Enbas Saut Waterfall

Length: 4 km each way. Time: 60 minutes roundtrip from the top of the steps, count an extra hour if walking from Migny. Difficulty: 2-3 because of all the steps.

Trailhead: From Kaï Papaï, turn left on the main road in the direction of Choiseul, reach Myer’s Bridge, turn right just after Myer’s Bridge Tropical Garden nursery, head to Fonds St-Jacques, turn right to Migny, drive through Migny until the road allows you to do so. Park, then walk straight up untilbyou see a sign pointing to the trail to your right. After turning right, walking further and entering the tropical forest you will see then see a ranger’s hut with a large sign pointing to the left which marks the entrace of the trail.

Alternatively, From Soufrière, take the road on the right hand side of the Catholic Church, the same road that also leads to the Botanical Gardens and Diamond Falls.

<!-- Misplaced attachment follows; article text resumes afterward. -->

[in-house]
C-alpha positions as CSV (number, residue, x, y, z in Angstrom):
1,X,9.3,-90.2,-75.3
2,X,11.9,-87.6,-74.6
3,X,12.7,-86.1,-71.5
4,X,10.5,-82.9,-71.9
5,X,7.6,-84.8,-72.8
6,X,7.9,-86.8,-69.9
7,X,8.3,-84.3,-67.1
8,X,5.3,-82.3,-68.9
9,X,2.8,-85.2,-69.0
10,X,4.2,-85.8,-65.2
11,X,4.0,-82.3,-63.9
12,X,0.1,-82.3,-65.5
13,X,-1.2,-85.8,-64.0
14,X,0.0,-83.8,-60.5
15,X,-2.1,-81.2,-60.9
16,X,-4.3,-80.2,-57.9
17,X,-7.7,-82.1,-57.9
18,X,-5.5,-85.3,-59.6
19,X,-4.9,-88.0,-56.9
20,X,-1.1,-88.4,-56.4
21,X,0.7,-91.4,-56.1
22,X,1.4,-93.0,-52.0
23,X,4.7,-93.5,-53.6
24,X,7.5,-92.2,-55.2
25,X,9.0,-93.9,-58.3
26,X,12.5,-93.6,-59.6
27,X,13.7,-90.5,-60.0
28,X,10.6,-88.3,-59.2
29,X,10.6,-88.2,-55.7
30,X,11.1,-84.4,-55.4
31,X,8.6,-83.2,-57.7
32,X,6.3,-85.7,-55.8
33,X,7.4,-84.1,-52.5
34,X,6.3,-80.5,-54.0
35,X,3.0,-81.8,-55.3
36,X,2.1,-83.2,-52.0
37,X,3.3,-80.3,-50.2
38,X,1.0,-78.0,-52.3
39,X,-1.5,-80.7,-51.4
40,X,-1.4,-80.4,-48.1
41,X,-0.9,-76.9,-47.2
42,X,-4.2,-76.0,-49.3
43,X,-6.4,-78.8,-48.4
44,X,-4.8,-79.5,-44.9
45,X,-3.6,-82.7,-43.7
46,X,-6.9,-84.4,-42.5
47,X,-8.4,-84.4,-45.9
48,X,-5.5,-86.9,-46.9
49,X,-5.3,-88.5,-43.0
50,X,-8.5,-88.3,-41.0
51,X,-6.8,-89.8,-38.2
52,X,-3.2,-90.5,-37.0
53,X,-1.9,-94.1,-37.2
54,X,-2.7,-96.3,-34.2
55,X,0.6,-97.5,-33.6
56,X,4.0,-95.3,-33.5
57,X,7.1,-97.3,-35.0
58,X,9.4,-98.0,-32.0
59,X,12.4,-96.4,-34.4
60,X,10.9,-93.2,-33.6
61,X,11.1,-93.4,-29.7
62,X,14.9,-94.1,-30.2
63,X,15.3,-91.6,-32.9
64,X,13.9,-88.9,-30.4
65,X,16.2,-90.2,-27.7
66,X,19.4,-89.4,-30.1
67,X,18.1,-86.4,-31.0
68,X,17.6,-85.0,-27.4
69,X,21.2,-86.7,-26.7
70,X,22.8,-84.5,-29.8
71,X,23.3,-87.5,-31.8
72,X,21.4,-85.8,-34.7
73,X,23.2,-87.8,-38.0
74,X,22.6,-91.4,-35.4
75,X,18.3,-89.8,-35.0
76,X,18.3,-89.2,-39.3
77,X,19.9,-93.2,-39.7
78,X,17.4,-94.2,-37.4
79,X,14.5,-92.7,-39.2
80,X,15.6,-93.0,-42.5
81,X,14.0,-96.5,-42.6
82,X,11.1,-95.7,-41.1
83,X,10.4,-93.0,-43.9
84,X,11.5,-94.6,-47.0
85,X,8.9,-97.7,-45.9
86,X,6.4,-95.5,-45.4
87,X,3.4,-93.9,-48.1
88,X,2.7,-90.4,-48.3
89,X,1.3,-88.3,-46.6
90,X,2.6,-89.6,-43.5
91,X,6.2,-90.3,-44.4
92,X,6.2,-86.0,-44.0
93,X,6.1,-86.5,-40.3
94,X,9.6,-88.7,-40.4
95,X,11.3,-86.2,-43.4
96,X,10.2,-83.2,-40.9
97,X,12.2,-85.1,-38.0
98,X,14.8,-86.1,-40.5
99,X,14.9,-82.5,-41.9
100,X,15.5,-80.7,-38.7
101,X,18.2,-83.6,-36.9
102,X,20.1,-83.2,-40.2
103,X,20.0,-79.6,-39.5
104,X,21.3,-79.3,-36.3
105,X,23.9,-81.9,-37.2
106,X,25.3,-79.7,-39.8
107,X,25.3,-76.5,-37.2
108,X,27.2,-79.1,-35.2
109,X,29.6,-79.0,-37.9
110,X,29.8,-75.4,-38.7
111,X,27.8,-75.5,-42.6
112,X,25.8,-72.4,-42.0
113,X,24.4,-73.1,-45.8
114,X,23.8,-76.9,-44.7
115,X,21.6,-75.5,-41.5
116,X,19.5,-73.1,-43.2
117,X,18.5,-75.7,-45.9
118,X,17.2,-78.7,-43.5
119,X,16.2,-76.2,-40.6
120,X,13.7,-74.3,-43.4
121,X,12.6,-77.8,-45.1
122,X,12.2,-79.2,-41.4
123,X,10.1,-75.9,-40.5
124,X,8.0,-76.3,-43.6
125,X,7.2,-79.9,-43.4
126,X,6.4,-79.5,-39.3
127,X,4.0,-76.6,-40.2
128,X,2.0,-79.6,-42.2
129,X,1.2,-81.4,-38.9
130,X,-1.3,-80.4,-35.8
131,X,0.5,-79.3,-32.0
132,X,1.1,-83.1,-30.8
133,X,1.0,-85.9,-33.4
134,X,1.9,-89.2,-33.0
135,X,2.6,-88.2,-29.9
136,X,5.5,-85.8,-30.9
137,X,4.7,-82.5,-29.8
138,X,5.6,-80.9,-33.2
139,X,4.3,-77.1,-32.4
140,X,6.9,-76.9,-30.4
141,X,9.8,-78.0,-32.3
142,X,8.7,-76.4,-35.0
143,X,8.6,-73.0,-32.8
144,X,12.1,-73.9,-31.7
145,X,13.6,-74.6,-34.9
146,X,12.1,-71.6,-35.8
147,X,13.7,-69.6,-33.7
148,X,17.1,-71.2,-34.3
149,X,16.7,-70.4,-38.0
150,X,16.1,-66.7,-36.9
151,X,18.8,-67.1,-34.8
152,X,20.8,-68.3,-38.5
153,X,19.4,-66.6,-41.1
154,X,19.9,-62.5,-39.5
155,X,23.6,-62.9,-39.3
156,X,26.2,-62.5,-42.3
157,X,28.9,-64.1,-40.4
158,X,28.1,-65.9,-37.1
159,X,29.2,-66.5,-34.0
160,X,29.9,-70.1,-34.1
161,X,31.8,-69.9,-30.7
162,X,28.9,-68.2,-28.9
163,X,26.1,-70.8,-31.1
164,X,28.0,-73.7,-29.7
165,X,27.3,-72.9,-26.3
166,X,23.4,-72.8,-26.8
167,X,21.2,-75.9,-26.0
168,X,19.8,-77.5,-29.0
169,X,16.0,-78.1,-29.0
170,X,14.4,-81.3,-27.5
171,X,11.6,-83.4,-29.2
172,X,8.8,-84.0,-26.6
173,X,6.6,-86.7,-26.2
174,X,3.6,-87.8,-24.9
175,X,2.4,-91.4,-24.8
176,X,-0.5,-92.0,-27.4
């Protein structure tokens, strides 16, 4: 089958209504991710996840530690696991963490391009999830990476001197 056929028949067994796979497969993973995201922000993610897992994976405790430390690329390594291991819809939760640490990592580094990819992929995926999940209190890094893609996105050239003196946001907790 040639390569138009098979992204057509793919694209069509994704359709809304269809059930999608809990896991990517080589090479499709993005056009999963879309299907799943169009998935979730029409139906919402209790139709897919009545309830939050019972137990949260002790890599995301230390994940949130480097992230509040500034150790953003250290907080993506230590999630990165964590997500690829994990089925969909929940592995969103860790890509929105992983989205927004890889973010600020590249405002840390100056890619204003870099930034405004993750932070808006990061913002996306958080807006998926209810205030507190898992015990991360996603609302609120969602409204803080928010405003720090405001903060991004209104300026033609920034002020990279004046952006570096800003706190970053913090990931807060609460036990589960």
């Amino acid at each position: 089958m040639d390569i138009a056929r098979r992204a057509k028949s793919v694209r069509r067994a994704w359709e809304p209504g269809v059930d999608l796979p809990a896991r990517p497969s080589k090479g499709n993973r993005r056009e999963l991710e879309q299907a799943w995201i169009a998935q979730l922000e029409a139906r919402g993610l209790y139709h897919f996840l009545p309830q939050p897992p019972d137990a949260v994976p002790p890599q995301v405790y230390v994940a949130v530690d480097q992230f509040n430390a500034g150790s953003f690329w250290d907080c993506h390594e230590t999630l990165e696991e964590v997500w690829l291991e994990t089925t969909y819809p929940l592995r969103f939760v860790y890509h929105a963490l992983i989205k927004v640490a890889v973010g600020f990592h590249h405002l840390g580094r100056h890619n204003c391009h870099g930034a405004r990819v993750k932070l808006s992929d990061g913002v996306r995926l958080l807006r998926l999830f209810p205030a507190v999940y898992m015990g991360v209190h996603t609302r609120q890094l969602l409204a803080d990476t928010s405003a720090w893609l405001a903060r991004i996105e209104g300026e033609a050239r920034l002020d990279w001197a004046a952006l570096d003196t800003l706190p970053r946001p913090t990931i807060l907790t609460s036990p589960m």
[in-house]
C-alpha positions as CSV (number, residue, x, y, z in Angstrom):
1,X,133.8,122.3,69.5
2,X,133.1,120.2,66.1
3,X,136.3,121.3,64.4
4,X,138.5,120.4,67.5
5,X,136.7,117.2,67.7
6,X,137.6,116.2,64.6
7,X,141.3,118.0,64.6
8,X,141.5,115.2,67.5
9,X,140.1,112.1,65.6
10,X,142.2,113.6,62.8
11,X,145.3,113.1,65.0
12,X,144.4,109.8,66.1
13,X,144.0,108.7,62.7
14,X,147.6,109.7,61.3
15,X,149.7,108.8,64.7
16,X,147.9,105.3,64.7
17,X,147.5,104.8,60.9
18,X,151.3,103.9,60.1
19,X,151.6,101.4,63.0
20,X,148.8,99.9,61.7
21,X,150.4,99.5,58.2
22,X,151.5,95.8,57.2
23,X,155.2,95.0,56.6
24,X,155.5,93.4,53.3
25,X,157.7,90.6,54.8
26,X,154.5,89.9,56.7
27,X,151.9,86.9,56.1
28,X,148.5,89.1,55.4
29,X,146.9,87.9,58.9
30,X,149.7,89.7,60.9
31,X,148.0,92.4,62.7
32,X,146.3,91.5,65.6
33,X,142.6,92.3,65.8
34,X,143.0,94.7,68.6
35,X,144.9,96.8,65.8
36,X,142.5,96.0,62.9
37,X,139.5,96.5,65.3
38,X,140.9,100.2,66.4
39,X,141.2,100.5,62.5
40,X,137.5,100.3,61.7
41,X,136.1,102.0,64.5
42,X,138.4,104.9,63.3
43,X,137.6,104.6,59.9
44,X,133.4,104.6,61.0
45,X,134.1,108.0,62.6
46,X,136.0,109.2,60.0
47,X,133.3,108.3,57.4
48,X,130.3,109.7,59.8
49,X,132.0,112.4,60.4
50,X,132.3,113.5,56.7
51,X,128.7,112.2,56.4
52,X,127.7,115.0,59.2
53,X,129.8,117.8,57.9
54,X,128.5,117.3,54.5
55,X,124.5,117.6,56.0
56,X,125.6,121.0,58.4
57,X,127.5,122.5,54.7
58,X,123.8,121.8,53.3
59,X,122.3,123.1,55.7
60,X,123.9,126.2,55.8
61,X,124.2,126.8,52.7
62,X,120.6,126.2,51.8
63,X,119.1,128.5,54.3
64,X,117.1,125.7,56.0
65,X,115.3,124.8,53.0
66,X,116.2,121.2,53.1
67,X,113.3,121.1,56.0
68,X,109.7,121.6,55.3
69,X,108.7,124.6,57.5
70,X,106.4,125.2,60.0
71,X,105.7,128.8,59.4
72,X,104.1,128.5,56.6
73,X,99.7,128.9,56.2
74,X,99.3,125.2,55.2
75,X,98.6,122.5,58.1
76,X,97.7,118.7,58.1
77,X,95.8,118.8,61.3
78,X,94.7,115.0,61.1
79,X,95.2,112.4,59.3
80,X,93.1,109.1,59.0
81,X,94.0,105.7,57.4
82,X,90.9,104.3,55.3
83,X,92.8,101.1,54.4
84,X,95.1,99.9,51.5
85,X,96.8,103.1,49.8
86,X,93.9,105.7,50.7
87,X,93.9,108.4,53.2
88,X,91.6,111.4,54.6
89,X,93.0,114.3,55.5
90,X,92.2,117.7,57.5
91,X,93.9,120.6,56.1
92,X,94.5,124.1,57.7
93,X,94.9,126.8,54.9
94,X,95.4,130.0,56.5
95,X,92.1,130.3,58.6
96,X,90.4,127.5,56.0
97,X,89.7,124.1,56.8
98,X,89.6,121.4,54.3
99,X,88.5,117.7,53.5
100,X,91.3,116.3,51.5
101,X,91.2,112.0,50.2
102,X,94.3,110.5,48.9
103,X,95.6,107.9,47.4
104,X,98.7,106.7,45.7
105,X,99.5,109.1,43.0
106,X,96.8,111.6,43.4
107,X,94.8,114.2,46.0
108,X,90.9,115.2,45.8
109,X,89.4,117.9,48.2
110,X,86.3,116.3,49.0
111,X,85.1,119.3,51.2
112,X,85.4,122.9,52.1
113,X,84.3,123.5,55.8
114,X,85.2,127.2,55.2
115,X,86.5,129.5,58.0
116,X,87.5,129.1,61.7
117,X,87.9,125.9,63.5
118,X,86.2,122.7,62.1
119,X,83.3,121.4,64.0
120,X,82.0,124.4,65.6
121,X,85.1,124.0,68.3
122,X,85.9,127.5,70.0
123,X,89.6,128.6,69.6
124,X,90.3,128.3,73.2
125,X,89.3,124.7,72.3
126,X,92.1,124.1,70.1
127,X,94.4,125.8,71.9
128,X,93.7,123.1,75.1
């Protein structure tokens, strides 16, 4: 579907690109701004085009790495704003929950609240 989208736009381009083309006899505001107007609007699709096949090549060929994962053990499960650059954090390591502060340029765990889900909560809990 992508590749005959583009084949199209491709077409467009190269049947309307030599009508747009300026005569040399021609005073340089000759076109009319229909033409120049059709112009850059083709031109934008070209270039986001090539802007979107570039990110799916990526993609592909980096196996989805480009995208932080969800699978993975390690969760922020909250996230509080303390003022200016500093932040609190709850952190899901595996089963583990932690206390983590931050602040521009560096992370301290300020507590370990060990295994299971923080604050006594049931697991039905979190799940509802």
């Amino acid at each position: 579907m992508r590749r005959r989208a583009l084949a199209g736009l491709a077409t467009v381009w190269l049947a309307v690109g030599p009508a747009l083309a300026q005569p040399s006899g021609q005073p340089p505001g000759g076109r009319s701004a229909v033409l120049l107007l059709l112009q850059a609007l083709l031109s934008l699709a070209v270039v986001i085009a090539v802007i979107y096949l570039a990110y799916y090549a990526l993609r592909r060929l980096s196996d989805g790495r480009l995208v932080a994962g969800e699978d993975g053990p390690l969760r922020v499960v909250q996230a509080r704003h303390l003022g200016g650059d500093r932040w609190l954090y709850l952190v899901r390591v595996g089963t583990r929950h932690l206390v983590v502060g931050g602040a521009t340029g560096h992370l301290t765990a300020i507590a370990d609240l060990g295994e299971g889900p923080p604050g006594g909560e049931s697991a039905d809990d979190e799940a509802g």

This is a self-guided trail and there may not be anyone to collect the usual EC$25 trail fee. But come prepared.

Enbas saut means “below the falls,” and this popular trail has two waterfalls and pools at the head of the Troumassee River.

Located at the foot of Mt. Gimie, St. Lucia’s tallest peak, the trail offers a mix of true rain forest and cloud forest. Try to avoid making noise if you want to spot a St. Lucian parrot, black finch, blue-hooded euphonia and mountain whistler. You’ll also see lots of ferns and gommier, mahogany and mahoe trees are along the trail and surrounding the falls.

The spectacular staircase covered with green moss and leaves of many colors and shapes, winds through the towering trees covered with moss as well and dozens of other species of plants that grow shamelessly on their body, some trees are woven into harmonic hugs, lianas dangling from above create light and shadow games.

When reaching the bottom of the steps, enjoy a rewarding jacuzzi under the waterfall!

Make sure to bring a torch with you in case the sun should set before you make it back up. As the night falls on the rainforest, you might notice the chorus of tiny frogs (Eleutherodactylus Johnstonei) gaining momentum.